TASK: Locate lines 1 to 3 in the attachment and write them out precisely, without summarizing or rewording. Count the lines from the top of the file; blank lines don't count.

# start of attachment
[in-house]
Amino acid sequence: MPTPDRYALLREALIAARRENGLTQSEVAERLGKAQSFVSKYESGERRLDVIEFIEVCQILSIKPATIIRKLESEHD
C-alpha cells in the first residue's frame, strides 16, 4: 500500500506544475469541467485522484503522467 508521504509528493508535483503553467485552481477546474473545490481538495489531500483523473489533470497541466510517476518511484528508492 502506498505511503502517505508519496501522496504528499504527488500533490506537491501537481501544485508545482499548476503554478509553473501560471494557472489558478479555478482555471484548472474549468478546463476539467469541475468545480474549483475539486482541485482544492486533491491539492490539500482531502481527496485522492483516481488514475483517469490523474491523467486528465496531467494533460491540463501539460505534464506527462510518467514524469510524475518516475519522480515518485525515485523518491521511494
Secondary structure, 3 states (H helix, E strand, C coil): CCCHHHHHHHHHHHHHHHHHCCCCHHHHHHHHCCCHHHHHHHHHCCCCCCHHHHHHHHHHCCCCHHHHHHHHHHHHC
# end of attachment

[in-house]
Amino acid sequence: MPTPDRYALLREALIAARRENGLTQSEVAERLGKAQSFVSKYESGERRLDVIEFIEVCQILSIKPATIIRKLESEHD
C-alpha cells in the first residue's frame, strides 16, 4: 500500500506544475469541467485522484503522467 508521504509528493508535483503553467485552481477546474473545490481538495489531500483523473489533470497541466510517476518511484528508492 502506498505511503502517505508519496501522496504528499504527488500533490506537491501537481501544485508545482499548476503554478509553473501560471494557472489558478479555478482555471484548472474549468478546463476539467469541475468545480474549483475539486482541485482544492486533491491539492490539500482531502481527496485522492483516481488514475483517469490523474491523467486528465496531467494533460491540463501539460505534464506527462510518467514524469510524475518516475519522480515518485525515485523518491521511494